It’s the early 20th century, and you are an enthusiast in the relatively new pastime of motorcycling. The trouble is, it’s winter. What’s a motorcyclist to do? Why, fit your tires with sharp metal spikes and ride it on the ice, of course! And, as tends to happen, it wasn’t long before someone (or someones) came up with the bright idea that wouldn’t it be fun to race each other on said ice. The sport of motorcycle ice racing was born.
According to the Fédération Internationale de Motocyclisme (FIM), the global governing and sanctioning body of motorcycle racing, the first record of ice racing is from Sweden in 1924. By the early 1930s, racers were fitting longer studs, allowing deeper lean angles and therefore faster speeds, and had discovered that bikes with lower frames handled best. The first “official” race took place in Moscow in 1939, before being sidelined while the world went to war.
Ice racing spread across northern and central Europe in the late 1940s and into the 50s, with national championships developing in the Scandinavian countries, the Soviet Union, Czechoslovakia and Germany. As it grew in popularity, competitions went international, using 500cc Speedway bikes. On the national level, other classes were added, such as 125cc, 350cc and sidecar—because the only thing better than piloting a spike-studded machine at 60mph around a frozen lake was doing it with your buddy hanging off your sidecar.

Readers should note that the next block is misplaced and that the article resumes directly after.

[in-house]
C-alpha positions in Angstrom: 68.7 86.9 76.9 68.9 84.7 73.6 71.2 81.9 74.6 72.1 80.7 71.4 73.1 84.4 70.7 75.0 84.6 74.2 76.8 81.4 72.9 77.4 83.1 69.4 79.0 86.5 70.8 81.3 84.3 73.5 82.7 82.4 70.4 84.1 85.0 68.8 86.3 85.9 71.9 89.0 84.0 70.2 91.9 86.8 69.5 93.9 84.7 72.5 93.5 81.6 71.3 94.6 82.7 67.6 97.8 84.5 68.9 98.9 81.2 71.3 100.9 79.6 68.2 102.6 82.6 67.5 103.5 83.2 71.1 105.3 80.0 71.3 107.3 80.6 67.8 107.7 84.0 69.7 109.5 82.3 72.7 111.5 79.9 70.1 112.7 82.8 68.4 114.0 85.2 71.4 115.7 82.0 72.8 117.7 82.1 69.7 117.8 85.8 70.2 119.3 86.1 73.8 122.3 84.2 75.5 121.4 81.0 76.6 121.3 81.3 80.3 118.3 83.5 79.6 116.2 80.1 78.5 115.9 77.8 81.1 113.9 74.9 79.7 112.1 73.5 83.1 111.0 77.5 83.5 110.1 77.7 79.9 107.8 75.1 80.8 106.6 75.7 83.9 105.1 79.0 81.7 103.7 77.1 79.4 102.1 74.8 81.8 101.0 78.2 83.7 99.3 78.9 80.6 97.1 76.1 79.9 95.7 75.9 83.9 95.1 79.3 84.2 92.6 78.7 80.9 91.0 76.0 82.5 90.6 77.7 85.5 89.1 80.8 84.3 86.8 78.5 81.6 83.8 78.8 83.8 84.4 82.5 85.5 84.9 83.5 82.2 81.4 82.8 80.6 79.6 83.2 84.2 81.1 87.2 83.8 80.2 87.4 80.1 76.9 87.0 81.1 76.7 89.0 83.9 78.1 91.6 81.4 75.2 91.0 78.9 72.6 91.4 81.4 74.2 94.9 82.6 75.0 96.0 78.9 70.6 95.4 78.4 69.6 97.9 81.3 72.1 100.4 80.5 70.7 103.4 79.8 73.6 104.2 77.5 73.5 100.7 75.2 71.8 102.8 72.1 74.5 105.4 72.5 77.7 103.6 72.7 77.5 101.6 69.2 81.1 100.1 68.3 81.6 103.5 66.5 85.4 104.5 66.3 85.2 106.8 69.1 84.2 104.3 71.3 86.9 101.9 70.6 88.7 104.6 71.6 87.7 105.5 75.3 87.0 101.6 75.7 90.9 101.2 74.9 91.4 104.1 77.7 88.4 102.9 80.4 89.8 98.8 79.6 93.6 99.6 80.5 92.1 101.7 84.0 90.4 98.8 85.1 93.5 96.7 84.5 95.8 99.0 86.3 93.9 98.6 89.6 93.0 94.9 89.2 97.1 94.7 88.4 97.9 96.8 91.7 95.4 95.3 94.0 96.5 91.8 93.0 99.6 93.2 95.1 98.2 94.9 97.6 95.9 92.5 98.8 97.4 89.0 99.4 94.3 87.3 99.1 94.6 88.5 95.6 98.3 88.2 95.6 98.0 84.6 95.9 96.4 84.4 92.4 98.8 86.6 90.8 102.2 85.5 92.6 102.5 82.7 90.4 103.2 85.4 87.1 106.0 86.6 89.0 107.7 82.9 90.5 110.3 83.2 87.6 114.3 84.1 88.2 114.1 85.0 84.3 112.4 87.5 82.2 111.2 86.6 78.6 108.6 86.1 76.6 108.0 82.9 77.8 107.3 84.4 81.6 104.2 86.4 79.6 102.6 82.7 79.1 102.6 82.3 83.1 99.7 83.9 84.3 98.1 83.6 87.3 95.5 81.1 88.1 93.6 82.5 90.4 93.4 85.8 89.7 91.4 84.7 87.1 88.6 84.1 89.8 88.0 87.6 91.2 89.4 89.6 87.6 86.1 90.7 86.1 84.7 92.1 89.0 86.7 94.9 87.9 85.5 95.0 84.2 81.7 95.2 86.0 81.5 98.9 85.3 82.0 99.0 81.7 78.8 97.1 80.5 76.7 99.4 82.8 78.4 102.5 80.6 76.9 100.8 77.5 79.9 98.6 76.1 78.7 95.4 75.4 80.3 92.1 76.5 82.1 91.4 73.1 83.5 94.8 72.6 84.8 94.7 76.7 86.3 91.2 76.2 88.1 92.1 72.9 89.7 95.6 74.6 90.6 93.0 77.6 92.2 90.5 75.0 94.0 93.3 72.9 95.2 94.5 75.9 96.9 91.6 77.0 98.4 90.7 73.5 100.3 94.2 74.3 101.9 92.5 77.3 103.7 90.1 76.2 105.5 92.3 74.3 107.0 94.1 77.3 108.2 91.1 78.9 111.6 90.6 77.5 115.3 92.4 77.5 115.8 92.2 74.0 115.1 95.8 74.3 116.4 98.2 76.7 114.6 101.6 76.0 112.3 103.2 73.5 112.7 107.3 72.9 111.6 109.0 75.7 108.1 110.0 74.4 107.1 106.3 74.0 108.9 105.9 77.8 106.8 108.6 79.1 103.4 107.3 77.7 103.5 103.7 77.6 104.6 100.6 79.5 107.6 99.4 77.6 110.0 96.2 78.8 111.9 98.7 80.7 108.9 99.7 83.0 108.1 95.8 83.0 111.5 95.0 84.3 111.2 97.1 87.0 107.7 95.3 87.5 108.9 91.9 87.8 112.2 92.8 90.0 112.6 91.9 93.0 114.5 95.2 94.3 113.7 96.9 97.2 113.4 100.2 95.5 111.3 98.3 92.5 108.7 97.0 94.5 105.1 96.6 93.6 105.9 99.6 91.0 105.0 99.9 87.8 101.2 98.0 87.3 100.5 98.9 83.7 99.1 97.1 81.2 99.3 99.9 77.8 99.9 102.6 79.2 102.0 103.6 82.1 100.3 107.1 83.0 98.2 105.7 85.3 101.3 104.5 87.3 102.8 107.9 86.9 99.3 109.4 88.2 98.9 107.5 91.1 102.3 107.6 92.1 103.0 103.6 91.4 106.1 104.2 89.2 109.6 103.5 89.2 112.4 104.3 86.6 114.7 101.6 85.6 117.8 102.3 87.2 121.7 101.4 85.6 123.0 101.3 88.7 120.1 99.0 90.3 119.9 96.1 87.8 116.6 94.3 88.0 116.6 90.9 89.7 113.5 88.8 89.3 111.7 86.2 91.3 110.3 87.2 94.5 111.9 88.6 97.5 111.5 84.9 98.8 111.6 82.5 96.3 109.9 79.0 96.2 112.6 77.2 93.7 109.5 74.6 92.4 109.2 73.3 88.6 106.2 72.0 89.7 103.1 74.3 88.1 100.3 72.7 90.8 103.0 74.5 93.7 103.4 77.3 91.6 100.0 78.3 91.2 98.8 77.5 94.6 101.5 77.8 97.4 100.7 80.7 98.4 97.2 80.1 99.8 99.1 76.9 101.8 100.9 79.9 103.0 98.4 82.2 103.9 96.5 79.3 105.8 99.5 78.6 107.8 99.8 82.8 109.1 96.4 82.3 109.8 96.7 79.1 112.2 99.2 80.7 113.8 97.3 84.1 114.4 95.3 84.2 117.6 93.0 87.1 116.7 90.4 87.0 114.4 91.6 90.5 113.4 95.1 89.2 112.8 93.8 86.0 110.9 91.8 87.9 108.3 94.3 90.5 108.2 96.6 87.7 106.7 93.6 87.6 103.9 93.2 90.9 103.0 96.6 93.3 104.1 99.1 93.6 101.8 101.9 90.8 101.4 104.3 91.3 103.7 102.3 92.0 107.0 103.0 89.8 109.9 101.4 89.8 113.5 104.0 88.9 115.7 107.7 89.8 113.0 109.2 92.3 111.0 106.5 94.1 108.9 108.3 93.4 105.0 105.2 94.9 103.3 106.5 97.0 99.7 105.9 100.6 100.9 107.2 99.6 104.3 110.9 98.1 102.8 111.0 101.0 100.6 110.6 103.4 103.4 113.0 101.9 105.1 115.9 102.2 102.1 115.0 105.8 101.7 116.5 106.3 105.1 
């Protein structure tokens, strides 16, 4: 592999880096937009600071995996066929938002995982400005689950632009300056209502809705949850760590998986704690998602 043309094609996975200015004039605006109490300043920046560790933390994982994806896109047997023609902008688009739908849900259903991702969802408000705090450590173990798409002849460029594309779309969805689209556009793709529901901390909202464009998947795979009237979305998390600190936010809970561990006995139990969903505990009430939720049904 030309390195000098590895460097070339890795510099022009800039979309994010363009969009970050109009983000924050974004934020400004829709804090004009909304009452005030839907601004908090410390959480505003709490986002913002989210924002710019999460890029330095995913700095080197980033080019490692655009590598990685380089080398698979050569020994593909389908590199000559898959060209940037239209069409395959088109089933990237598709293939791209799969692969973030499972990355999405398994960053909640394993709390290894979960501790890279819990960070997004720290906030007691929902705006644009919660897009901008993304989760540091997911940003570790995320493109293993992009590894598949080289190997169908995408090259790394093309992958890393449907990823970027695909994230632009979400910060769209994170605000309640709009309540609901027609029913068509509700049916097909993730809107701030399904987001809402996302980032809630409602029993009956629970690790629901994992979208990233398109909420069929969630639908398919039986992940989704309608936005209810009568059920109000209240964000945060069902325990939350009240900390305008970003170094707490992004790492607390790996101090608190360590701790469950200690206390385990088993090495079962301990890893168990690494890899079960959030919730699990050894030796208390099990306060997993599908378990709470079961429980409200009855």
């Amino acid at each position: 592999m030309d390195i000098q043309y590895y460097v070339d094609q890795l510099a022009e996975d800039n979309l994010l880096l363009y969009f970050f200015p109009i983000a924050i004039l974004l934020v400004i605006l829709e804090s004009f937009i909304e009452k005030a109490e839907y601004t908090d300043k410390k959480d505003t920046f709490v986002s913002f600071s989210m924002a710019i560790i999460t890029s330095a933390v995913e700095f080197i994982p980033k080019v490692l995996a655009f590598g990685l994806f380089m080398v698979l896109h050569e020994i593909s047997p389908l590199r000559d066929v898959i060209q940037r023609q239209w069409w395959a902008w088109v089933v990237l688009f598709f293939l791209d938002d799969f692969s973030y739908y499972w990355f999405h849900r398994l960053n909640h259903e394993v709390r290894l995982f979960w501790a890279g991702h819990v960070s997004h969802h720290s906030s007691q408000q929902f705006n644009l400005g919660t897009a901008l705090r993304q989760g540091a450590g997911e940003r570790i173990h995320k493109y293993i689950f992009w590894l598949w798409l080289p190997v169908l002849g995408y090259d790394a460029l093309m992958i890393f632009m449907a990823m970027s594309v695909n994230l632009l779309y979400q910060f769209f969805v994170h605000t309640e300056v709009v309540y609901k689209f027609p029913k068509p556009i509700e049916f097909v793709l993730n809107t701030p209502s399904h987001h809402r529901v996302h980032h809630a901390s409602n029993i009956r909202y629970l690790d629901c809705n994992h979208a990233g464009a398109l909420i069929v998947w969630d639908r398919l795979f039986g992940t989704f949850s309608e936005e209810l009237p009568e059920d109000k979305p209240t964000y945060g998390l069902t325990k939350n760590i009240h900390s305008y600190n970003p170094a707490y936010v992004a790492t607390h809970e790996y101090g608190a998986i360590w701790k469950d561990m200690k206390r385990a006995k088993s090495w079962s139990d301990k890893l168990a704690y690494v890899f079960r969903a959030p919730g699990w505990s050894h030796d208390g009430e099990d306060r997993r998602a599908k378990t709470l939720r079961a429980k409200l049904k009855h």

The first FIM Ice Racing Cup took place in 1963, with Soviet rider Boris Samorodov taking the championship. The Soviets went on to dominate the sport, although here and there a Swedish or Czech rider managed to pull out a championship. In 1994, the FIM went to a Grand Prix system, replacing the winner-takes-all World Final with a series; in 2016 the “FIM Ice Speedway Gladiators” series made stops in six cities, all in Europe.
Both the AMA (American Motorcyclist Association) and the CMA (Canadian Motorcycle Association) have sanctioned ice racing series, where riders use motocross or dirt bikes rather than the Speedway bikes used in Europe. They race on ovals (which run counterclockwise) and GP-style “road courses” with both left and right turns, arranged on frozen lakes and ponds.
If motorcycle ice racing sounds like fun (of course it does!), there are plenty of grassroots organizations that will help you put the stud to the ice and see if ice racing is something you’d like to try. It sure beats sitting around all winter gazing glumly out at your icy, frozen neighborhood streets.
Sources: Fédération Internationale de Motocyclisme www.fim-live.com American Motorcyclist Association www.americanmotorcyclist.com